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  1. #81
    BUGGZY's Avatar
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    Quote Originally Posted by VTHokie2000 View Post
    Overall, either idea could work, but I do wonder if there would be any negative from a marketing standpoint. When conferences go with geographical basis for their divisions, they generally prefer clean divisions (east-west or north-south) or as clean as possible (in the Big Ten's case). I suspect the SEC's divisional alignment is only temporary until it decides who #15 and #16 members are so Missouri could shift to West Division with Alabama and Auburn possibly shifting to the East Division, so people are willing to live with the SEC's temporary funkiness. If the ACC were to adopt either suggestion, then is there a possibility that from a national standpoint it could be received as "warmly" as the Big Ten's Leaders and Legends divisional alignment? If so, then can the ACC afford to take another negative hit on its image?
    honestly, i'm fine with a N/S split as long as we also go to 9 games and have no permanent crossovers (at least not for all teams, i'm willing to make 1-2 exceptions ala Indiana-Purdue).

    NORTH SOUTH
    BC Miami
    'Cuse NCSU
    Pitt GT
    uva UNC
    VT Clemson
    L'ville FSU
    Wake Dook

    I have highlighted the 2 rivalries i'm willing to maintain as annual crossovers. everyone else plays 3 rotating crossover games each year.
    "This no more resembles that than something unlike something else resembles that." - Loosely quoting PHNC

  2. #82
    Quote Originally Posted by BUGGZY View Post
    honestly, i'm fine with a N/S split as long as we also go to 9 games and have no permanent crossovers (at least not for all teams, i'm willing to make 1-2 exceptions ala Indiana-Purdue).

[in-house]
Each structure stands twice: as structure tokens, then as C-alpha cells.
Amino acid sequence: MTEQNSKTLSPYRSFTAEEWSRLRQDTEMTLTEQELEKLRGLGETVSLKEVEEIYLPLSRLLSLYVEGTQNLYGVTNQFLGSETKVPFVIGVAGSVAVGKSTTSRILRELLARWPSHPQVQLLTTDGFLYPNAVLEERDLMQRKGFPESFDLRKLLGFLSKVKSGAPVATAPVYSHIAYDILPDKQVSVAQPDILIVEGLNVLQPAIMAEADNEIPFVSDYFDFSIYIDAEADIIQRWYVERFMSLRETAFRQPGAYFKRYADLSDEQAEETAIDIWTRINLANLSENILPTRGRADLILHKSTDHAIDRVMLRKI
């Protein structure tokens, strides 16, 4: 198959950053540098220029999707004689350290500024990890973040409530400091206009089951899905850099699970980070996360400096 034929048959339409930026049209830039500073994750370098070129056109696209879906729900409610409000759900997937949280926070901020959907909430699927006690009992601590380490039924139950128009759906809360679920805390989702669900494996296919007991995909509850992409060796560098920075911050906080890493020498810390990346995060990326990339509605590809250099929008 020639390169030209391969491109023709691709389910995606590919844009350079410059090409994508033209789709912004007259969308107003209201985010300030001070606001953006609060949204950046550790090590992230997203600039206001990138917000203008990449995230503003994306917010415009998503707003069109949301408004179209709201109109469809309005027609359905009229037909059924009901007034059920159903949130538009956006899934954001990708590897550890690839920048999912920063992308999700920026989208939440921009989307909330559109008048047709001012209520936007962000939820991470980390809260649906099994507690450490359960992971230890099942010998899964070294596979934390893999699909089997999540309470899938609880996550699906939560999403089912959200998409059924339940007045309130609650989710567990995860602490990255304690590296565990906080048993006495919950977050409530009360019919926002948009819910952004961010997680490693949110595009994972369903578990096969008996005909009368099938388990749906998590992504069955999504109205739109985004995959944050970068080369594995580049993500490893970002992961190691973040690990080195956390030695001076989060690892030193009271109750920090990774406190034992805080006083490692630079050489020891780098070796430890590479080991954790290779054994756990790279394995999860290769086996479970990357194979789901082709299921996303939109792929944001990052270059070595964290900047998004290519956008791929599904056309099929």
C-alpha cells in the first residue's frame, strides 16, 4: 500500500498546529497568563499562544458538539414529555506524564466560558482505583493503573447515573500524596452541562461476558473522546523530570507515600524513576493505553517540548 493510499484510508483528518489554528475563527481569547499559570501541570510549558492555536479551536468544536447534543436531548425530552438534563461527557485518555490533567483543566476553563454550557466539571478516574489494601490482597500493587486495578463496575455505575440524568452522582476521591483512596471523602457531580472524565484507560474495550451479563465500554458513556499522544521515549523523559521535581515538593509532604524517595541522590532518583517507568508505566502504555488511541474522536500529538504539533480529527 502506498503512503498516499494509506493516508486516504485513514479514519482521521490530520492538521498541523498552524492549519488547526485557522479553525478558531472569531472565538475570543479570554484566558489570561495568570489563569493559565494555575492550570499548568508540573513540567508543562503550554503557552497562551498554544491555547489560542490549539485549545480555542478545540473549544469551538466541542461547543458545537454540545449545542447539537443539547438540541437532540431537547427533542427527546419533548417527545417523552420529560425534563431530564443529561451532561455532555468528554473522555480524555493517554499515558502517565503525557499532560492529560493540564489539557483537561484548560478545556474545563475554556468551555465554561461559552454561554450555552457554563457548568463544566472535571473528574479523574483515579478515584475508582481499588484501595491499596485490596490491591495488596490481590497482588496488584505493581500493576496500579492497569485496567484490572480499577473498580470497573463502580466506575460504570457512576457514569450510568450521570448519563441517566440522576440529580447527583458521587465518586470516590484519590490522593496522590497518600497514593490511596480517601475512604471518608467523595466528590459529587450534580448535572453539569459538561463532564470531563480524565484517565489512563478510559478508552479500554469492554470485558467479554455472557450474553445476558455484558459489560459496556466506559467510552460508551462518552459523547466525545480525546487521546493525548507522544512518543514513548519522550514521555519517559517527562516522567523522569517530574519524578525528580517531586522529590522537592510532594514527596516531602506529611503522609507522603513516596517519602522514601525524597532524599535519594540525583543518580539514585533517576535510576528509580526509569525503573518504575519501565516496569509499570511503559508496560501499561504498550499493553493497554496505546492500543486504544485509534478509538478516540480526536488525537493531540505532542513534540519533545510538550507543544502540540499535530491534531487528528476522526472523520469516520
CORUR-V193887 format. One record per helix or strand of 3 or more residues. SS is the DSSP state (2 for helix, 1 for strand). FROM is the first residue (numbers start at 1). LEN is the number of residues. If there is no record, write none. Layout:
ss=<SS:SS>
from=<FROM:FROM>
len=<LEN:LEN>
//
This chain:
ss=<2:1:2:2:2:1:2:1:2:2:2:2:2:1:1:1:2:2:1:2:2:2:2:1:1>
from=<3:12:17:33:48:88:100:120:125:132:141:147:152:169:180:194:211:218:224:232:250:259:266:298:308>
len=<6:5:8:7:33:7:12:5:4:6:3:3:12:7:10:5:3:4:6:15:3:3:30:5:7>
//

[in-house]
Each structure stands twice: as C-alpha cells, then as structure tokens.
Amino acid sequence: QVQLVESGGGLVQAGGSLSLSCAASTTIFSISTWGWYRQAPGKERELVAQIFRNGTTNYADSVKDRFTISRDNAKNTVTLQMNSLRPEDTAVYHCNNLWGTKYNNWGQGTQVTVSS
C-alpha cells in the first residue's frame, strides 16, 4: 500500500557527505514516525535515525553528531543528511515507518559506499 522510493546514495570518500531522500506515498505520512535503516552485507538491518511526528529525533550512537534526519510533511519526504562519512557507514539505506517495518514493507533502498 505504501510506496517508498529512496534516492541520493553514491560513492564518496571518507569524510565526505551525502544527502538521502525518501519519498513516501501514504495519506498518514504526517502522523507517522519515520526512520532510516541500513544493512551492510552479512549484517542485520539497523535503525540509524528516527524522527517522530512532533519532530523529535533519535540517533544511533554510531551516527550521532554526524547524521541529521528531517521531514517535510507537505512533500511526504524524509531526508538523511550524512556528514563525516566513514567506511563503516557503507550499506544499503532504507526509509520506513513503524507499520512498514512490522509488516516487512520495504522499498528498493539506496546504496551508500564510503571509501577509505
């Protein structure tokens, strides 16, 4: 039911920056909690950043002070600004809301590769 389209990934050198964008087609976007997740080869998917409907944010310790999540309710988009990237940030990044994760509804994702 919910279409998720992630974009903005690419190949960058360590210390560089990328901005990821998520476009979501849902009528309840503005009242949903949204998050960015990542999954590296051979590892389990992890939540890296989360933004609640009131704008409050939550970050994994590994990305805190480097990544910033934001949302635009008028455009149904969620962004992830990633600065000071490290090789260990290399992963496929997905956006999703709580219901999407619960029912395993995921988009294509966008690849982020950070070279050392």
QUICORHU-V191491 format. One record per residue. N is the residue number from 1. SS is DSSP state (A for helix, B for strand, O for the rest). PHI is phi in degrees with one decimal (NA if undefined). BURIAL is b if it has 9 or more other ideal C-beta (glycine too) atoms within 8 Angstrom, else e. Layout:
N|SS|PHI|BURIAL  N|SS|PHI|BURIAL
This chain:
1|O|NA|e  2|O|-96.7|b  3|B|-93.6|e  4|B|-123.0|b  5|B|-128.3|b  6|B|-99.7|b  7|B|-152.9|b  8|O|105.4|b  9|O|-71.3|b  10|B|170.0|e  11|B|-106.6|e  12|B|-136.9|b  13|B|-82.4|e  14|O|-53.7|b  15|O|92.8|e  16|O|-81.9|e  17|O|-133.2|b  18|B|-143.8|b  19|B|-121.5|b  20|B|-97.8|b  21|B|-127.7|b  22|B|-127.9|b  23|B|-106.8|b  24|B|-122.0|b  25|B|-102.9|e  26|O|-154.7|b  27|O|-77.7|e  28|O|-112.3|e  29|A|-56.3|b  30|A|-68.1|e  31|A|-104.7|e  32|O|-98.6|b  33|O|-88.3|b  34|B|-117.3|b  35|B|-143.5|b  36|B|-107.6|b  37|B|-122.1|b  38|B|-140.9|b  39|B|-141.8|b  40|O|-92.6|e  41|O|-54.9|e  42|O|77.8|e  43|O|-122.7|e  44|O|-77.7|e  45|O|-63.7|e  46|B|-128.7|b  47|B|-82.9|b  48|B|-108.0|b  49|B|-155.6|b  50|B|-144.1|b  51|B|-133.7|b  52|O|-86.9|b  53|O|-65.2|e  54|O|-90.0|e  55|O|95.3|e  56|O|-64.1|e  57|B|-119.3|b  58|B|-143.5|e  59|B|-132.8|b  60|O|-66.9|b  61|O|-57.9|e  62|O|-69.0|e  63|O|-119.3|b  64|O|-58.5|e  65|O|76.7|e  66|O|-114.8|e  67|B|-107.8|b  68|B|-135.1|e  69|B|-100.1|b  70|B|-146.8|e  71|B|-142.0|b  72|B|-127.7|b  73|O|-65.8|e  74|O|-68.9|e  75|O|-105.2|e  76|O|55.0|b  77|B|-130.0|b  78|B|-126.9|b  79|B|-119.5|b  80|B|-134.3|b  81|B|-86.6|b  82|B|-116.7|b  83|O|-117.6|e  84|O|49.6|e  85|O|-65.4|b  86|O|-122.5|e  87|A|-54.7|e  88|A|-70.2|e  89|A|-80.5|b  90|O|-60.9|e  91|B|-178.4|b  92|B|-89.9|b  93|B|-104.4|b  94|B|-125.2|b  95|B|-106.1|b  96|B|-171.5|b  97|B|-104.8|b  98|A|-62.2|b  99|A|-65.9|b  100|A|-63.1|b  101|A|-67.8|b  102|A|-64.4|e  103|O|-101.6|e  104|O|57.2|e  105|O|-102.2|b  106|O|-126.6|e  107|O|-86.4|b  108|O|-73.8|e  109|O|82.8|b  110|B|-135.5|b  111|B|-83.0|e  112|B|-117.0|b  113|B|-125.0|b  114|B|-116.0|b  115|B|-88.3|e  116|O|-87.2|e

NORTH SOUTH
    BC Miami
    'Cuse NCSU
    Pitt GT
    uva UNC
    VT Clemson
    L'ville FSU
    Wake Dook

    I have highlighted the 2 rivalries i'm willing to maintain as annual crossovers. everyone else plays 3 rotating crossover games each year.
    I would have no problem with a north-south split either. I suspect if Wake had to go to the North Division, then it would want at least 2 protected cross-division games (i.e. Duke and NC State). Maybe even 3 if you include UNC too. This is the reason I have been saying that the 4 NC schools would either all need to be in the same division or split evenly because the 1 NC school (i.e. Wake in this case) would be too much on an island from the other in-state schools. It would be like VT having to decide whether it protects its cross-divisional game with UVA, Miami, or potentially even Louisville (assuming all 3 schools are in the opposite division from VT).

    The problem the Big Ten will run into with having only 1 protected cross-divisional game is it will create a quirk with the future cross-divisional rotation schedule. Depending on the number of protected games will mean 1 team will have its rotation "bumped" out at least 1 year because of the "protected" team. For example, if it was VT's turn in the rotation to play UNC, then the game could be delayed 1 year because UVA has to play UNC every year. 1 year isn't so much a big deal until you see the ripple effect that it creates with the future schedule. The following year when VT and UVA plays UNC, then 2 teams will get "bumped" from their normal rotation. The ripple will get to the point where some schools are playing schools in the rotation pool multiple times before having an opportunity to play a "protected" school. Also, it could lead to scheduling issues (i.e. a team is tentatively scheduled to play the same team twice in a season) which will only lead to more "bumps" with the teams from the rotation pool. I suspect the only reason the Big Ten agreed to this format is because it knew this would be only temporary until it found 2 more schools so Indiana and Purdue could end up in the same division (most likely West Division given the rivalries between the Illinois and Indiana schools).